70–80% is a rule of thumb used by financial planners to set an income replacement rate for individuals to maintain the same standard of living in retirement as they had while working – but has it met its use-by date?
Michela Coppola: Welcome to you both. Marike, ladies first, the 70% to 80% rule – is it still valid?
Marike Knoef: On average it is a good approximation. However, there is a lot of heterogeneity. Some people have paid off their mortgage, others have not. Some people have children and spend relatively more money during their working life, others don’t. Some people have a low income and will need a 100% replacement rate to be able to fulfill their basic needs, while others have a high income and can do with less than 70%.
James Moore: It’s a heuristic and if you are a retirement planner dealing with laypeople without knowledge of the life-cycle model, you want something they can anchor on. The 80% rule allows you to make certain behavioral assumptions. First, when you go from pre- to post-retirement, you no longer save for retirement, so the replacement ratio can be reduced by that amount. So, if people were saving 10% pre-retirement, that brings you down to 90%. Second, if you pay down a home mortgage during your working years, you prefund a portion of your shelter consumption. That is 20%–25% of expenditure you can reduce. Third, differential tax treatment of retirement earnings as opposed to pre-retirement earnings plays a particular role in the U.S.. So it is pretty straightforward to understand the rationale why 70% to 80% is a good indicator.
Coppola: Recently some economists have concluded the income replacement rate is of little use in the modern world. While it may have been suitable when retirement income came largely from social security and DB schemes, it is ill suited for a time of DC and where people use other assets, such as savings or housing, to finance retirement. Is this too harsh?
Moore: Its weakness concerns how consumption bundles change during the life cycle. Consumption needs change towards and into retirement. Early in retirement, retirees no longer have work-related expenses; time is substituted for expenditure, so needs are fewer. But the further and further into retirement you go, increasing demand for medical care can raise that fraction of the mix substantially. So, the interesting question is whether 80% makes sense. There needs to be more research done on what the consumption bundle looks like 15 to 25 years into retirement.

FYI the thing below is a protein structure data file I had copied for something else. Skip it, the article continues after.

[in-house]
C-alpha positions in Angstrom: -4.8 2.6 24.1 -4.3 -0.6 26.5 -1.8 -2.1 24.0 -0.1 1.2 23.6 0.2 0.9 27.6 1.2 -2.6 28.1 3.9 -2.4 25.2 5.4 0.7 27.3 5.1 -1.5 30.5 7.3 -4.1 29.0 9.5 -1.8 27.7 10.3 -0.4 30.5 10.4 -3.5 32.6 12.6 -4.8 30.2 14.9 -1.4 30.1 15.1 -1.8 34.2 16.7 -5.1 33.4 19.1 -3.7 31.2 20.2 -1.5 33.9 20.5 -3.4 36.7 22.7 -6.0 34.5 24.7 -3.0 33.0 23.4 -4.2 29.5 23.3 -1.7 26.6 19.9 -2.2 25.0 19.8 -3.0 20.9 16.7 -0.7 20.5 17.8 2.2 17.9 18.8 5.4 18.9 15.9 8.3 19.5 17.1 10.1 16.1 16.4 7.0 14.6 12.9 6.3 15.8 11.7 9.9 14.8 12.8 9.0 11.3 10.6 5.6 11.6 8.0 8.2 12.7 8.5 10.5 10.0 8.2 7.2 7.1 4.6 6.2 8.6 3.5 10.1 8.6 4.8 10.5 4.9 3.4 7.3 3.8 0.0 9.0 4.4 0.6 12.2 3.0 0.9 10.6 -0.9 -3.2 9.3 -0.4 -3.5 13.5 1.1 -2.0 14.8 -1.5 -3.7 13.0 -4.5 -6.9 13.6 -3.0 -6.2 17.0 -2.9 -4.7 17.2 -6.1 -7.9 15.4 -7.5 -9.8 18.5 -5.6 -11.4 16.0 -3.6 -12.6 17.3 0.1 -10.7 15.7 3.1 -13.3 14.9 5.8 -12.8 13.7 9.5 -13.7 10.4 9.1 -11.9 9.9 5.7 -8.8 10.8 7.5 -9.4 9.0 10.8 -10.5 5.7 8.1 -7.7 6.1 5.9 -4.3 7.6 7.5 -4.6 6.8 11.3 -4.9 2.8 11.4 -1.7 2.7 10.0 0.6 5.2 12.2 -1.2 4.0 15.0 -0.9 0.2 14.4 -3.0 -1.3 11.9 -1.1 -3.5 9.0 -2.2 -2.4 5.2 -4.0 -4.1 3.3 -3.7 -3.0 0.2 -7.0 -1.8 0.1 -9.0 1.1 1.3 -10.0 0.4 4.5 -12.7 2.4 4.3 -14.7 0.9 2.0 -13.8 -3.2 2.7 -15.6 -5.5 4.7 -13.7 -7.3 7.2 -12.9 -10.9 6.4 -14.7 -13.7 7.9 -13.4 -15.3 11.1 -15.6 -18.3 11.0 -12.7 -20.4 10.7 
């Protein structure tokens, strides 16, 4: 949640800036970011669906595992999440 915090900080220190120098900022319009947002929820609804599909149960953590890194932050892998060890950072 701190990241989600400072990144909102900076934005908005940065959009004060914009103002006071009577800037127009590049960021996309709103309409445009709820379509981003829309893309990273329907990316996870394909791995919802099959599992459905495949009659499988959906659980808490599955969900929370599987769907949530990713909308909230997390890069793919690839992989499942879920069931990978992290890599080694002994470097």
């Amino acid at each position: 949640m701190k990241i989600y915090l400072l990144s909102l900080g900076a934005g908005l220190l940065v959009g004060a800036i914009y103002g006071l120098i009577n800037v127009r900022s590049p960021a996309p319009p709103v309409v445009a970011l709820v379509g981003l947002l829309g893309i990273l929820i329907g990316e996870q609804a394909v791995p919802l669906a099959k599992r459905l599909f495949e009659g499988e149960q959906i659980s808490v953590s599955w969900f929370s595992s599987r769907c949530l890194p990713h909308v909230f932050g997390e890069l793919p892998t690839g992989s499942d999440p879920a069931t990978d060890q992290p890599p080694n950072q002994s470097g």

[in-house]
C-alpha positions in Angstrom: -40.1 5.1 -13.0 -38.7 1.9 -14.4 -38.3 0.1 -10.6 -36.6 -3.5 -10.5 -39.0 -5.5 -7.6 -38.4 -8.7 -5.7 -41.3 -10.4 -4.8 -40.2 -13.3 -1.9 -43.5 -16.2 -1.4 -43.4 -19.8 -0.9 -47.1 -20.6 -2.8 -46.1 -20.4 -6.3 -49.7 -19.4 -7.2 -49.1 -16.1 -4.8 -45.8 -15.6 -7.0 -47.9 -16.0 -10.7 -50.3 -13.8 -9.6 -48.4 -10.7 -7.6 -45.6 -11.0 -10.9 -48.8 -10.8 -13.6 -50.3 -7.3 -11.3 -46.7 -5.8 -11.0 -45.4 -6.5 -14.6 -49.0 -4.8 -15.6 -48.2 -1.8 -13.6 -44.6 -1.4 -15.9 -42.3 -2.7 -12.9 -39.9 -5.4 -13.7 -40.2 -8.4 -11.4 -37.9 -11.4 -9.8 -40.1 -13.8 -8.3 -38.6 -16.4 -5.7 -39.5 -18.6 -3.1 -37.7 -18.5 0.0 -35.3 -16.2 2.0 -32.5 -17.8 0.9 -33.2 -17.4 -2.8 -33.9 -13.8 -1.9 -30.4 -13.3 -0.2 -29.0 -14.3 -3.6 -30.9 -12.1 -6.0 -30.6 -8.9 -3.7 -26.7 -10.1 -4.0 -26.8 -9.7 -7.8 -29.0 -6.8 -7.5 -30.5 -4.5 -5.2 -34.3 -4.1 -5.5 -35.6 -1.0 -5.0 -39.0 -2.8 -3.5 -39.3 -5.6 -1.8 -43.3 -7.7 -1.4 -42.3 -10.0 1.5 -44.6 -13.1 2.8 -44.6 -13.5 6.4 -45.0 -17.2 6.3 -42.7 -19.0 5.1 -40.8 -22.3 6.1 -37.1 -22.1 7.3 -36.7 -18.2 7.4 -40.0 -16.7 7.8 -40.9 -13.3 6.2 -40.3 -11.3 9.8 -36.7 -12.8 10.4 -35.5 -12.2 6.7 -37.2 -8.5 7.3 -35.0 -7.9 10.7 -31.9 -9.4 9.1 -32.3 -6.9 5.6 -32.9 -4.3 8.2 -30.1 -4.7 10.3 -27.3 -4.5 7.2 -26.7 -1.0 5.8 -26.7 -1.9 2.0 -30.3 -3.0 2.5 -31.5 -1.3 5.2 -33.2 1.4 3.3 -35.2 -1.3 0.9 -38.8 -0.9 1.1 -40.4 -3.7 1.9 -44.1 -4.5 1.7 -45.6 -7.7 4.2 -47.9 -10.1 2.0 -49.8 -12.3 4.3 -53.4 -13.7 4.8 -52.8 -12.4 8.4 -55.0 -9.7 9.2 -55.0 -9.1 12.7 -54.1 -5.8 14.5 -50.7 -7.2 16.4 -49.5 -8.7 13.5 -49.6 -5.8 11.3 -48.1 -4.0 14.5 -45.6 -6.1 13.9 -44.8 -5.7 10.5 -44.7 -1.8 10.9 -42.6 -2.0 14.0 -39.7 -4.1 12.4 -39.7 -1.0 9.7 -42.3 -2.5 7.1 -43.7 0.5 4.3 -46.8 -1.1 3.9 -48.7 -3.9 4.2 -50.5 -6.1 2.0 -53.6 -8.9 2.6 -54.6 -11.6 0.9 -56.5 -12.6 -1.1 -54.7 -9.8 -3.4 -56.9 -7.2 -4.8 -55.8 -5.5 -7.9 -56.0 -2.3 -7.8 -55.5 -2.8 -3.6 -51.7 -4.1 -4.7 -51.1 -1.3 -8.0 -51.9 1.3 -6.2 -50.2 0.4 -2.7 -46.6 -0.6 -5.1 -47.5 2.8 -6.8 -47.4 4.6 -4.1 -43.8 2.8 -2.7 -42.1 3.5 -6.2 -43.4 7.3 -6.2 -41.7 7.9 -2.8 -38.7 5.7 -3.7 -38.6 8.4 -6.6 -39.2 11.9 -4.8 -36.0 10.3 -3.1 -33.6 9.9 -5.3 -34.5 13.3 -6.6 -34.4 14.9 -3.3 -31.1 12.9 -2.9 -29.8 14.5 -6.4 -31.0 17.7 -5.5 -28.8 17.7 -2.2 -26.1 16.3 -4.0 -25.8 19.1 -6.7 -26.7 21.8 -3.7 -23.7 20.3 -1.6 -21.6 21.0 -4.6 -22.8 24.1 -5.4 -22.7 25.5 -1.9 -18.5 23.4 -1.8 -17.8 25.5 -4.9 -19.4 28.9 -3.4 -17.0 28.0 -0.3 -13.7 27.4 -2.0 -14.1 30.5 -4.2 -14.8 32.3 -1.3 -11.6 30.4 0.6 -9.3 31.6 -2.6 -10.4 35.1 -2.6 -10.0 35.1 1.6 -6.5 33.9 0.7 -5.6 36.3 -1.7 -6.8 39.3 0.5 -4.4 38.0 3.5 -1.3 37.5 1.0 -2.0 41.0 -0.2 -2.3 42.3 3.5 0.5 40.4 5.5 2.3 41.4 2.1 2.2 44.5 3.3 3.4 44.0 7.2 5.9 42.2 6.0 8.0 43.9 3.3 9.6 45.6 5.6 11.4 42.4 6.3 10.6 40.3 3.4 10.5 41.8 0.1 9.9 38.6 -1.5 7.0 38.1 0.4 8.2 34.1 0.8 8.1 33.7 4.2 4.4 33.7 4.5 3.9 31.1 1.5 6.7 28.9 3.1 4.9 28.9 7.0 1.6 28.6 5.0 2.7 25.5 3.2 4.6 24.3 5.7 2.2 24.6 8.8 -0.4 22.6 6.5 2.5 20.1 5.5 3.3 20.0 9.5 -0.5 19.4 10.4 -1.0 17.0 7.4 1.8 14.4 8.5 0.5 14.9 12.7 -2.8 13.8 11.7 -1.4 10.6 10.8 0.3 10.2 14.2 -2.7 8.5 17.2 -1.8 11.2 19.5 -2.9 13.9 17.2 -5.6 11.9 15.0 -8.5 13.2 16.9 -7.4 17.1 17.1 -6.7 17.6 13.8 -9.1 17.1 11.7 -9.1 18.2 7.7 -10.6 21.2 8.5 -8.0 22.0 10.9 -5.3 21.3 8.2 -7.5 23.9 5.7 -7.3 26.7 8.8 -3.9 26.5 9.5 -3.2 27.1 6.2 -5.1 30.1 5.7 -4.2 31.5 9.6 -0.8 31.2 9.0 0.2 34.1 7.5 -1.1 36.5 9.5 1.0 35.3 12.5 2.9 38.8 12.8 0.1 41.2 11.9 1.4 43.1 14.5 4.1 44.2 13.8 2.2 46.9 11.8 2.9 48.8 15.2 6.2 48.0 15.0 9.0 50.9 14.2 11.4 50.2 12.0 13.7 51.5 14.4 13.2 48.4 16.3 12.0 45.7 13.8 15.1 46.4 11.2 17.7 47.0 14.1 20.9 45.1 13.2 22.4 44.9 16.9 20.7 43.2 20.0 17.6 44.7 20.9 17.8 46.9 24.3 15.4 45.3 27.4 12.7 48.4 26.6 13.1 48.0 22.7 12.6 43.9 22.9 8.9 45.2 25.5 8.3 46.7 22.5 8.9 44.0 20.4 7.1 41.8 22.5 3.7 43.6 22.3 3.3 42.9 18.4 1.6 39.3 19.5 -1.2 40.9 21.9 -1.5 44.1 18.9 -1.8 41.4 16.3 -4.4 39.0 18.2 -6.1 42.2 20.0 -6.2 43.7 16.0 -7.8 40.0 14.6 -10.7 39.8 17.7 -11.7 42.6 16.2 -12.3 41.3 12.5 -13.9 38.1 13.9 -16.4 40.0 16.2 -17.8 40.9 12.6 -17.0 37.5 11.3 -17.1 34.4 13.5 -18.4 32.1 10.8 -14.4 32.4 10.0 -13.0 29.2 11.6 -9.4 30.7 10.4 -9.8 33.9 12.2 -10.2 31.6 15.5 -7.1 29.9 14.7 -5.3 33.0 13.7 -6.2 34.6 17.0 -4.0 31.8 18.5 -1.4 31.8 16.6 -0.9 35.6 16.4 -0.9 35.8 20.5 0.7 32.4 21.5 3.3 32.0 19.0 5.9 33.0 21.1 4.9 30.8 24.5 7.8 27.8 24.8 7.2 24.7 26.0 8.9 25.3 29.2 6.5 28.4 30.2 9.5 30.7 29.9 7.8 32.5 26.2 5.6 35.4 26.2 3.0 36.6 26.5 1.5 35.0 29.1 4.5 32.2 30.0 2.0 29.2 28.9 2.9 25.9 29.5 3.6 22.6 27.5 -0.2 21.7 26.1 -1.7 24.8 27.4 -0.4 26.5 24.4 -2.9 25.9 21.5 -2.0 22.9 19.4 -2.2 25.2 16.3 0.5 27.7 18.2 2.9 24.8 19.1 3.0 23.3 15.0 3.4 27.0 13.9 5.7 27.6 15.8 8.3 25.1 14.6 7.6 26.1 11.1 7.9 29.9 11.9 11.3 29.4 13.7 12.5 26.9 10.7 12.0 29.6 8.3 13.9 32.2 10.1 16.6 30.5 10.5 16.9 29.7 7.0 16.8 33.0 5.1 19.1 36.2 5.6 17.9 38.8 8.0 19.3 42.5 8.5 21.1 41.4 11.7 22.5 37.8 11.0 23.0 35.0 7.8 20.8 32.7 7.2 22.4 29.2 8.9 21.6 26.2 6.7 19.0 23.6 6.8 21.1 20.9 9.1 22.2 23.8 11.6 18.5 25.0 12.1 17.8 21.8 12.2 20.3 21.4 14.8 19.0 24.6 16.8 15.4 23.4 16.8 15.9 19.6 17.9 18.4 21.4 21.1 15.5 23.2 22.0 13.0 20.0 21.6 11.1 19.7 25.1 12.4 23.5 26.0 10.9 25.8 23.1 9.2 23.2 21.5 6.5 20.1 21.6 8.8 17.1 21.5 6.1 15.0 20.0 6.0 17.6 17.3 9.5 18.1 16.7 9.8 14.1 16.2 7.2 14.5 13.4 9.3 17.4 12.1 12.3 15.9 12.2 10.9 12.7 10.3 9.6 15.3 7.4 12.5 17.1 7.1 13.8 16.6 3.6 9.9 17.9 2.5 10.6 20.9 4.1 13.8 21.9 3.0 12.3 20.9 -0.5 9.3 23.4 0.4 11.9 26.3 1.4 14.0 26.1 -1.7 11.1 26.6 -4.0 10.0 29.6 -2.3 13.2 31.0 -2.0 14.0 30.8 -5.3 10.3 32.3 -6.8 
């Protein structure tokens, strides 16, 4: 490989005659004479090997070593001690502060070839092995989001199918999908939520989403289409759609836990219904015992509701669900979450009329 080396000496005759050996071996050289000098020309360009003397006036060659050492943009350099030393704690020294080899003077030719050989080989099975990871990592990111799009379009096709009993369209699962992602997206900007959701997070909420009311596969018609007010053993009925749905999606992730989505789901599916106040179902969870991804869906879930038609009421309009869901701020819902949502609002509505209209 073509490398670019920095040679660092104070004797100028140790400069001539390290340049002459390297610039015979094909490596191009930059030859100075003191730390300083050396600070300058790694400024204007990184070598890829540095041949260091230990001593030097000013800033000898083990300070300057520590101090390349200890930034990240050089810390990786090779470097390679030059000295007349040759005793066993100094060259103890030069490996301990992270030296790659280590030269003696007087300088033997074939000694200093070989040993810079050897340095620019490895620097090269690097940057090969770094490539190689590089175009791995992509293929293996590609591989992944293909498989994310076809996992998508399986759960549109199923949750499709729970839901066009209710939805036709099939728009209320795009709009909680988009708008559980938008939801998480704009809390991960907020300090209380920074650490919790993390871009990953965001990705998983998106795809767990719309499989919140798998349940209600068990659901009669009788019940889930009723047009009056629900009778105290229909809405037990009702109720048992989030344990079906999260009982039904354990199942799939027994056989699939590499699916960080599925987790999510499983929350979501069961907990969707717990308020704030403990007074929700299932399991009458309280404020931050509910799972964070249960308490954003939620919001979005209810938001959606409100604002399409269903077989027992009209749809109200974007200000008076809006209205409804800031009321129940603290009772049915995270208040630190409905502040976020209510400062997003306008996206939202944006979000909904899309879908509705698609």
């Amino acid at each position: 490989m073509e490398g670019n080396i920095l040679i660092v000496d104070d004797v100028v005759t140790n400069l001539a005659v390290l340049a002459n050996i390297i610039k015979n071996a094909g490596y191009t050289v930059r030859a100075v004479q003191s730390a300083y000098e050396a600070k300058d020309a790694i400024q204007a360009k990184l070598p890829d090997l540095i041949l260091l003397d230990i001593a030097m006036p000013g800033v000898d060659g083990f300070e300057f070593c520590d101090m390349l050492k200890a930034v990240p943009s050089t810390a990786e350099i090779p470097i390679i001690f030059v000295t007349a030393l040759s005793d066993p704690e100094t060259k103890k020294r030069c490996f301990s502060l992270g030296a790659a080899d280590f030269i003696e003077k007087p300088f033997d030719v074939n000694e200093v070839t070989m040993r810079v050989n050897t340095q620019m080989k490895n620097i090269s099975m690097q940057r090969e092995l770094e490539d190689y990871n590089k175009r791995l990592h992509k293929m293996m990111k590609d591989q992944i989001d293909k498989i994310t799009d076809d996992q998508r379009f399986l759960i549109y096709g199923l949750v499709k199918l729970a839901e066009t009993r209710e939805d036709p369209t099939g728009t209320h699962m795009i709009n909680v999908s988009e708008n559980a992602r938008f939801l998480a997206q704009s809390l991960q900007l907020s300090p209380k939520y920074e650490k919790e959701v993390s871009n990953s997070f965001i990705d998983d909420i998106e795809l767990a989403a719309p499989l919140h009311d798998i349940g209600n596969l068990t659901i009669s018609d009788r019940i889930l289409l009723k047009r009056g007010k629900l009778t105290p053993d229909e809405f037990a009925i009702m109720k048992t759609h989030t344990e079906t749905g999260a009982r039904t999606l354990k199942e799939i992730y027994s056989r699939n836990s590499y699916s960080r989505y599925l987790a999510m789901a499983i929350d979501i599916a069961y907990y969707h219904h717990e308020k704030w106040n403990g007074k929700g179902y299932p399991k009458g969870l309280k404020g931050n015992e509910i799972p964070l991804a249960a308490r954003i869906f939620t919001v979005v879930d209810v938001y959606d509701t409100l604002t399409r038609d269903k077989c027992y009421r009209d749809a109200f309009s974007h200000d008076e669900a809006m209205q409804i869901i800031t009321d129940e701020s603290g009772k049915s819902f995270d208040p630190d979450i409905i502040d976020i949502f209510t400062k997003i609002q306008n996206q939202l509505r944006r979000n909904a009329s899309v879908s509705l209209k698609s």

Knoef: Well, the strength of the rule is its simplicity, but it is also a weakness. The world is full of very different people and households, so no one rule covers them all. In this sense, income replacement rate is of little use. In the Netherlands we find that the self-employed have very low income replacement rates, but relatively high savings and housing wealth. It is important to take this into account.
A second point is that while replacement rates show the situation at retirement, the period after is also important, as Jim mentioned. Pensions may decline after retirement because of cuts or because people opt for a high pension at the beginning and a lower pension later in retirement. Expenditures can also change during retirement, for example after one spouse is widowed. Expenditures also increase when health problems emerge or when the house needs maintenance. There is a lot of variation that the rule does not capture.
Coppola: Jim, you mentioned the life cycle. Some economists, such as Scholz and Seshadri, or more recently Hurd and Rohwedder, suggest using a closer approximation of the life-cycle consumption model to judge retirement preparedness of households, which might imply lower optimal replacement rates for many groups. What do you think of the merits of this?
Moore: It depends on the audience. Eighteen years ago, when I was doing research I found that roughly a third of the population was on track for retirement, a third was drastically undersaving and a third oversaving. As Marike noted, there is heterogeneity and any heuristic is not going to be appropriate for everybody, but it should be a first-order approximation. The work of a good financial planner is to think about the individual household and why you want to deviate from the rule.